Another measure is perception: You are middle-class if you think you are middle-class. A February survey of Mexicans by the independent pollster Jorge Buendia reports that 65 percent of respondents consider themselves in the middle (27 percent described themselves as lower class, and only 2 percent copped to upper-class status).
“If you just look in someone’s wallet, Mexico is not growing that fast,” said Willy Azarcoya, founder of a small marketing-research firm here, referring to Mexico’s steady but unspectacular annual GDP growth of 2 or 3 percent.
“But people think they can achieve things now, and that is the difference,” Azarcoya said. “It is an attitude adjustment.”
Azarcoya acknowledged that Mexico still harbors a huge number of poor — between a fourth and half the population, depending on the measures. Poverty ticked upward slightly after the 2008 global recession, but Mexico’s middle-class march is back on track, and the broader trajectory shows a steady climb out of mass poverty.
The number of credit cards in circulation nearly quadrupled between 2002 and 2009, according to Mexico’s Central Bank, but debt leaves many Mexicans sensing that their foothold in the middle class is slippery.
“You may be middle class, but you still feel poor,” said Oscar Marquez, a 33-year-old father who has worked 10 years for Telcel, the phone giant controlled by Mexican tycoon Carlos Slim, ranked by Forbes as the world’s richest man.
A good salary at Telcel is about $1,000 to $1,500 a month, Marquez said, enough for today but maybe not tomorrow.
“We live well, but it’s living well day to day.”
Azarcoya’s morning routine is not unusual. He gets up early. His wife works. Women represent 45 percent of the labor force. He drives the kids through rush-hour traffic to two private schools. There are now more than 20 million cars on Mexican roads, up from 4 million in 1980. He reads emails on his iPhone while gulping a yogurt for breakfast.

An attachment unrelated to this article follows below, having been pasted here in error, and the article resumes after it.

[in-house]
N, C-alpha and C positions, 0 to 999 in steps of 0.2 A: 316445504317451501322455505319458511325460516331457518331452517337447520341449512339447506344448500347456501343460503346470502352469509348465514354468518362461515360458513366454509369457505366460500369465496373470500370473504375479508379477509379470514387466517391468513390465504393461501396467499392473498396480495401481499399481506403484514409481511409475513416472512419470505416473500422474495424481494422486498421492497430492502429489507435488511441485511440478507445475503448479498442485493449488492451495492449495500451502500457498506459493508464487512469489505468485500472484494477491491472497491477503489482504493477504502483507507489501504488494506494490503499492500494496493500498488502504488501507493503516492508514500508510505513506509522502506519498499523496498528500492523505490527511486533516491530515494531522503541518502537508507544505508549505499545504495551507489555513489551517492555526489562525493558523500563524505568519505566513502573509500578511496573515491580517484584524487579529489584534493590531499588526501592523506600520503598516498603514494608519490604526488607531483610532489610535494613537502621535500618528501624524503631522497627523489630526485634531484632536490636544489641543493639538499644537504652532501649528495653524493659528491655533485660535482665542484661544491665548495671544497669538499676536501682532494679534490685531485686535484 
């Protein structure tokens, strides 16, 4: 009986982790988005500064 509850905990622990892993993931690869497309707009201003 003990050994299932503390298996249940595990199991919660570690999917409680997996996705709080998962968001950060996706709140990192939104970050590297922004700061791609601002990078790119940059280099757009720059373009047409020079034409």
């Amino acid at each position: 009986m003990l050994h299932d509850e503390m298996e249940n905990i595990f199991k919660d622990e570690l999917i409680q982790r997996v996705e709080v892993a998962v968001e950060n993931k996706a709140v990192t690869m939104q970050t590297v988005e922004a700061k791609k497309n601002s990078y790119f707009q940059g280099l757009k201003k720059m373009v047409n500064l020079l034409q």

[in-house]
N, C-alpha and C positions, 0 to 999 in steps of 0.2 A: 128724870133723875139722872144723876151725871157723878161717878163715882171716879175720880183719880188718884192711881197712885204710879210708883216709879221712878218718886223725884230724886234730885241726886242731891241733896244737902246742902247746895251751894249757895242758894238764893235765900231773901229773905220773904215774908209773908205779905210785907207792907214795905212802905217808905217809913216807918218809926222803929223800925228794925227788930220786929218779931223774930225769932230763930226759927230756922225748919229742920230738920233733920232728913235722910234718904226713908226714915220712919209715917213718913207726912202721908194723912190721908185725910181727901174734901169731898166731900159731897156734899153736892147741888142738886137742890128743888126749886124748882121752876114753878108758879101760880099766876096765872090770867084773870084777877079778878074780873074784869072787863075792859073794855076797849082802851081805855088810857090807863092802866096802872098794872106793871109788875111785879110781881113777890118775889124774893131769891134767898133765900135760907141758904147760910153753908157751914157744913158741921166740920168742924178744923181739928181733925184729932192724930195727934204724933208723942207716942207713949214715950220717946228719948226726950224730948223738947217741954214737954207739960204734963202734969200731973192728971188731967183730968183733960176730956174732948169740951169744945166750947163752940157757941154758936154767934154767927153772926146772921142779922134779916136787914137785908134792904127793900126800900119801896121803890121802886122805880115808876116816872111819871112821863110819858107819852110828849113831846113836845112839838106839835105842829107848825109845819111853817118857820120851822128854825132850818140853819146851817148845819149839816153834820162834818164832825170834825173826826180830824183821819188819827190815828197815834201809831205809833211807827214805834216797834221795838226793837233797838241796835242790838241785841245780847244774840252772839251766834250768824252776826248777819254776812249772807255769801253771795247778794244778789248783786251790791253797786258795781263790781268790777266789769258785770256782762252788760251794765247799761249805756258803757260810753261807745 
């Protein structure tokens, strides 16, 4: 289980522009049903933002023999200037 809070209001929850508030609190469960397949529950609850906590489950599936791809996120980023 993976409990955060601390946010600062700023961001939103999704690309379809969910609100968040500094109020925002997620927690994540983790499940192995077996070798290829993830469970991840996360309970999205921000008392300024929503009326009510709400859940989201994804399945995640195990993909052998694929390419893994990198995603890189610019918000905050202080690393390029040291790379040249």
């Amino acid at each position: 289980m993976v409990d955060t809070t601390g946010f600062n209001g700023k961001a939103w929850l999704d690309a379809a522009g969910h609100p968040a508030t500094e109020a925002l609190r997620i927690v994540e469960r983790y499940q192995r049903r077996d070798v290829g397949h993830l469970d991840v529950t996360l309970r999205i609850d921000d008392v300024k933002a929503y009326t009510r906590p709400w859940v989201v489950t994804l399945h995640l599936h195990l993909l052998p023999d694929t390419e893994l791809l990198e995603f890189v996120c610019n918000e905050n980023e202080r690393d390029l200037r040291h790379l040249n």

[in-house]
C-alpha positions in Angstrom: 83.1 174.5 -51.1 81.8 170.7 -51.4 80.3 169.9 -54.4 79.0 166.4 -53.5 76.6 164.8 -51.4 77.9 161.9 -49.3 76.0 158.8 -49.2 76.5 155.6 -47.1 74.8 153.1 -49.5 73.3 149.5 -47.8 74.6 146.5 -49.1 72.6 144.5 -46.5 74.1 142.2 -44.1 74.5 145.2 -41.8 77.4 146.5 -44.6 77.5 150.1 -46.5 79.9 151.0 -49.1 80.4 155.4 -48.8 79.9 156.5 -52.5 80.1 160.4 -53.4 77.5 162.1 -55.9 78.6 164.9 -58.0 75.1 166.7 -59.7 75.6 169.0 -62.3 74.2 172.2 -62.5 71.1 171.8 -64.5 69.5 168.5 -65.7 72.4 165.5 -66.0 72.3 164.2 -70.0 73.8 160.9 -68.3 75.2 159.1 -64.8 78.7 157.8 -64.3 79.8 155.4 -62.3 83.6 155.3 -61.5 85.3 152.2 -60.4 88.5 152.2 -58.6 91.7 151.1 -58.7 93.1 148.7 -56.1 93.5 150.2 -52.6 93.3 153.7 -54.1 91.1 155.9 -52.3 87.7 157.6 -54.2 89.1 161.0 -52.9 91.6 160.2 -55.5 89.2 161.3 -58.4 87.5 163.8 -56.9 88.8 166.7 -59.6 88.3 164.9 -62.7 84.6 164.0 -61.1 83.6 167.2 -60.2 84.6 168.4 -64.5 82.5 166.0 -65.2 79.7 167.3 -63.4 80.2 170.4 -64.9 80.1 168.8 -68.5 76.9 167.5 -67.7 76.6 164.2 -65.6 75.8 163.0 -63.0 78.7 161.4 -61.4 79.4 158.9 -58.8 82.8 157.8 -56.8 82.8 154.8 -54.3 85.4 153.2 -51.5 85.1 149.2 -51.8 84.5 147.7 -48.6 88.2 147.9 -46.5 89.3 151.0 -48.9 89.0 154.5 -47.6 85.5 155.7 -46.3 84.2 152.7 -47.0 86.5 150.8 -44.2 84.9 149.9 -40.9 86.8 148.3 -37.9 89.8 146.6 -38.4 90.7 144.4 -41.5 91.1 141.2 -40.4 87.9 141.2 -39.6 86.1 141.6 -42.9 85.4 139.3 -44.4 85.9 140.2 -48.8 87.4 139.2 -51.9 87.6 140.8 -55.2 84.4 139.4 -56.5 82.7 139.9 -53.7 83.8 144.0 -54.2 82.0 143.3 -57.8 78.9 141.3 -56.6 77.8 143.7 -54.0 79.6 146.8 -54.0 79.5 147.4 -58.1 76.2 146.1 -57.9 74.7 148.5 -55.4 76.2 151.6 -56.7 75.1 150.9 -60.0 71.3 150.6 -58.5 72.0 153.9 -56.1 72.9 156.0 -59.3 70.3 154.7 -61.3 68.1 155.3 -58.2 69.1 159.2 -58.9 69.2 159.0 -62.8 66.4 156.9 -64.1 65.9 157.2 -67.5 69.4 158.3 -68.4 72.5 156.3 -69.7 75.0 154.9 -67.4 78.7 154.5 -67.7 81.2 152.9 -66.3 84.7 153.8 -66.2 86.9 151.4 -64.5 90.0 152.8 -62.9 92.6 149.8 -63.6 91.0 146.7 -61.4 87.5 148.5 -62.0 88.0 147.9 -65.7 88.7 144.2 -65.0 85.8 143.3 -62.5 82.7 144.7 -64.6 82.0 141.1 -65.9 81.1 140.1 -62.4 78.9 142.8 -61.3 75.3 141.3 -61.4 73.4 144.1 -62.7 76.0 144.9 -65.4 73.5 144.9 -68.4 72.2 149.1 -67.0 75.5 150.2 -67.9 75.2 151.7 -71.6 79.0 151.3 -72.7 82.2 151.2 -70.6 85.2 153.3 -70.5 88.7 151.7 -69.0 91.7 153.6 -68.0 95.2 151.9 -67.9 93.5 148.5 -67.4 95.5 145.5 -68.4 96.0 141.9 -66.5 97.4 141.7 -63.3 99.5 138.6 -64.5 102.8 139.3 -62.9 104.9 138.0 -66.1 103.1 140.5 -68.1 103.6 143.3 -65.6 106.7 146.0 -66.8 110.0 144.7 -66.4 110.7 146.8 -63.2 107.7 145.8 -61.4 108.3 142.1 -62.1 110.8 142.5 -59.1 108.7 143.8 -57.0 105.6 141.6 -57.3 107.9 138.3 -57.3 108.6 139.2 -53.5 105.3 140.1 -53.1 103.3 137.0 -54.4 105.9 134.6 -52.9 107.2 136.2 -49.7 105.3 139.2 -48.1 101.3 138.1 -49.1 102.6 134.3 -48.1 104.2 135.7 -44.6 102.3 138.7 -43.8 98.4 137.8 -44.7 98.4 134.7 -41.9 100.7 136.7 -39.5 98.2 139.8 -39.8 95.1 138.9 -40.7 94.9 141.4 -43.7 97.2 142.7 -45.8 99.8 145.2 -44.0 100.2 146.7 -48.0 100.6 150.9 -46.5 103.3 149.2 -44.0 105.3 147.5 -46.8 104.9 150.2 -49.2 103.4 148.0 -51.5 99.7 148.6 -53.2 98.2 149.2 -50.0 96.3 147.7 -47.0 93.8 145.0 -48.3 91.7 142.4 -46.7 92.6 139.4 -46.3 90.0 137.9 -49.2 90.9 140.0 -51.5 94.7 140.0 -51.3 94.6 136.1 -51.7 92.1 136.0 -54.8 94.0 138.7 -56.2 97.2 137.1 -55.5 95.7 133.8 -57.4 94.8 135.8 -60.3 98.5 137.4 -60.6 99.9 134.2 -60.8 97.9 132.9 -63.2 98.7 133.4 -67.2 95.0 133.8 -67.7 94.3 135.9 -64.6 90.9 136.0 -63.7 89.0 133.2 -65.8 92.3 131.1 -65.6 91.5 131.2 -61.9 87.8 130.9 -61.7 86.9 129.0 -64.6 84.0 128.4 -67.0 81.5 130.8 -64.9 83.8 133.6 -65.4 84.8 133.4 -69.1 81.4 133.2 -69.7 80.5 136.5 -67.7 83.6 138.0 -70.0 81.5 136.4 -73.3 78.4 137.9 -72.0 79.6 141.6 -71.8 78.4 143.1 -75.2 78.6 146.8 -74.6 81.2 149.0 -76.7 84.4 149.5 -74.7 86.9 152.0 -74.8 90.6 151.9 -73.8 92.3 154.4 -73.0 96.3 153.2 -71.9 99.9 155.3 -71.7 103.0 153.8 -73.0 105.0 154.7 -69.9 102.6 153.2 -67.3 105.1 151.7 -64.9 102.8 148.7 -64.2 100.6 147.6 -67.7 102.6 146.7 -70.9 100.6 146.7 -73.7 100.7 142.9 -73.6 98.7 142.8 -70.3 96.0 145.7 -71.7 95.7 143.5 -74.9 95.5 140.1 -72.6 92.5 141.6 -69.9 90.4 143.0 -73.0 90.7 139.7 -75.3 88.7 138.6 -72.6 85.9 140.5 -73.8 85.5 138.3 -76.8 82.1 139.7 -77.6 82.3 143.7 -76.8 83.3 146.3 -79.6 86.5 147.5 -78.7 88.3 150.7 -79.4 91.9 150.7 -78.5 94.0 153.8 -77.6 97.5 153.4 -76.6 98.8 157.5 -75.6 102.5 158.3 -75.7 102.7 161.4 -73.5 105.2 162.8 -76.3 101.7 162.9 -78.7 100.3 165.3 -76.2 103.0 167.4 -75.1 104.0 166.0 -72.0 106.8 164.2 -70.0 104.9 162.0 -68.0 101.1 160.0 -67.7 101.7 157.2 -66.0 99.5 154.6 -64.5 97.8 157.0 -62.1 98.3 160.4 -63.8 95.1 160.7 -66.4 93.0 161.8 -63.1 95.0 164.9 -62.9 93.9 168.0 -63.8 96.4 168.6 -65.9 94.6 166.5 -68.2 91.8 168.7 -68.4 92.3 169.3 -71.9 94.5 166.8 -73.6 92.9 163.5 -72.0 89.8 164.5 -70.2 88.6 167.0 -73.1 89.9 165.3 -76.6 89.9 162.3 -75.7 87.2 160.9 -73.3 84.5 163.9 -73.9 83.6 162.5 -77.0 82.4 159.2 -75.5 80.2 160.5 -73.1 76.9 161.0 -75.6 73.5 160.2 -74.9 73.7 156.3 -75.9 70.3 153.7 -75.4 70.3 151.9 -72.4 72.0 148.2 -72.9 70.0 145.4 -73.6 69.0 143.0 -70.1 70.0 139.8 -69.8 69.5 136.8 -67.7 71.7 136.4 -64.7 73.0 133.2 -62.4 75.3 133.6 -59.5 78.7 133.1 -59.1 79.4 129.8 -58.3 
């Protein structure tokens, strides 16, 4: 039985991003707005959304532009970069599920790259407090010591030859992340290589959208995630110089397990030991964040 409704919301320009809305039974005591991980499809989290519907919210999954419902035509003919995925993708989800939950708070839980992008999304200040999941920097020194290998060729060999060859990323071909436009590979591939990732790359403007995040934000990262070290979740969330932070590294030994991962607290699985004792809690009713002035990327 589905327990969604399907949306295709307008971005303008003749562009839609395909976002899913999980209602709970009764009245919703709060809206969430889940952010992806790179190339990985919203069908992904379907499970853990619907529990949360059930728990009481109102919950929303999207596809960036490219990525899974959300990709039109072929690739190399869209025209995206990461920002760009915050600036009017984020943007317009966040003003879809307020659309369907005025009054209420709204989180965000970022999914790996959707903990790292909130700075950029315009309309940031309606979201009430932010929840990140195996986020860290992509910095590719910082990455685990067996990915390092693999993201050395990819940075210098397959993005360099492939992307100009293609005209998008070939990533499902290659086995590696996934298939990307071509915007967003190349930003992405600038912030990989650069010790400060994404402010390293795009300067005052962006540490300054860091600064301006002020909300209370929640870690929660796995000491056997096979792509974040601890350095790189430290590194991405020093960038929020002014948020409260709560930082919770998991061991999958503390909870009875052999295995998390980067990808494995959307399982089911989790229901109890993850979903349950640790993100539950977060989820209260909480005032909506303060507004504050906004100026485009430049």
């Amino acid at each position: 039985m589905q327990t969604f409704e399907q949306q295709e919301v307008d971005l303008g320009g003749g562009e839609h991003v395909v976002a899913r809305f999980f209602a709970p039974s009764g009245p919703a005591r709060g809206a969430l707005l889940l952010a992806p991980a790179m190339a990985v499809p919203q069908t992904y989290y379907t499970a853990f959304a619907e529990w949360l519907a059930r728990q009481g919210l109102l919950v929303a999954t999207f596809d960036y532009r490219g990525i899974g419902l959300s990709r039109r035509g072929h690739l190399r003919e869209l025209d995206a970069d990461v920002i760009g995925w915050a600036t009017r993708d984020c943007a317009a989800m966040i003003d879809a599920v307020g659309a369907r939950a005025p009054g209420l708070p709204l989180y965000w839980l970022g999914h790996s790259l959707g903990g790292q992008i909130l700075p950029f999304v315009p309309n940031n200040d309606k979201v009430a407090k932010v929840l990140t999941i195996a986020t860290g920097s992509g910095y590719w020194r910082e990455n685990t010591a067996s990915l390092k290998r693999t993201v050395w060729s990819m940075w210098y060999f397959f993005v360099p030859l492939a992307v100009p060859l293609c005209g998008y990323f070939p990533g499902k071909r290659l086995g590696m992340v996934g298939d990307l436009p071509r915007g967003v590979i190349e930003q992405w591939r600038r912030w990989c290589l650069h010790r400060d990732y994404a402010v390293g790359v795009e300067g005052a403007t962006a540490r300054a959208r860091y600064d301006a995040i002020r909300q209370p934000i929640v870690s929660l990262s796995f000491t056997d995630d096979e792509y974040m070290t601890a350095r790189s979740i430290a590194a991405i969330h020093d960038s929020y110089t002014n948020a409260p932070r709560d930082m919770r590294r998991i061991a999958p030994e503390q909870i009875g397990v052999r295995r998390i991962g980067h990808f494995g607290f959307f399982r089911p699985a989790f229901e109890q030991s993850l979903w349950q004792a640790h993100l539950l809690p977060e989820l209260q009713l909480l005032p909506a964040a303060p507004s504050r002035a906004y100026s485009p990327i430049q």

Smaller families are a hallmark of the growing middle class. In 1960, Mexico’s fertility rate was 7.3 children per woman, according to World Bank figures. Today, it’s 2.3, slightly above the U.S. rate of 2.1.
While families are shrinking, education levels are growing. Since 1980, the number of Mexicans receiving a university education has tripled, according to the Organization for Economic Cooperation and Development. Private for-profit universities with relatively affordable tuitions are flourishing — such as TecMilenio, with 40 campuses across Mexico that offer students the option of taking classes via the Internet.
“Those of us in the middle are the engine for progress in this country,” said Gabriel Paulin, 30, who lives in a new subdivision in Querétaro. “The rich? They’ve already got it made,” he said.
Paulin went to college, got an MBA and moved back to Querétaro as a sales manager at a company that makes industrial disinfectants for Mexican agribusiness, mostly farms that export to the United States. Parked outside was his new Mitsubishi pickup. He said a salary for his position is about $31,000 a year.
“There are good opportunities here,” he said. “There’s no reason to go abroad in search of a better life.”
Although blue-collar Mexicans may continue to look north for manual-labor opportunities, a growing pool of professional and service workers see few reasons to go abroad, researchers say. They see a road to getting ahead right at home.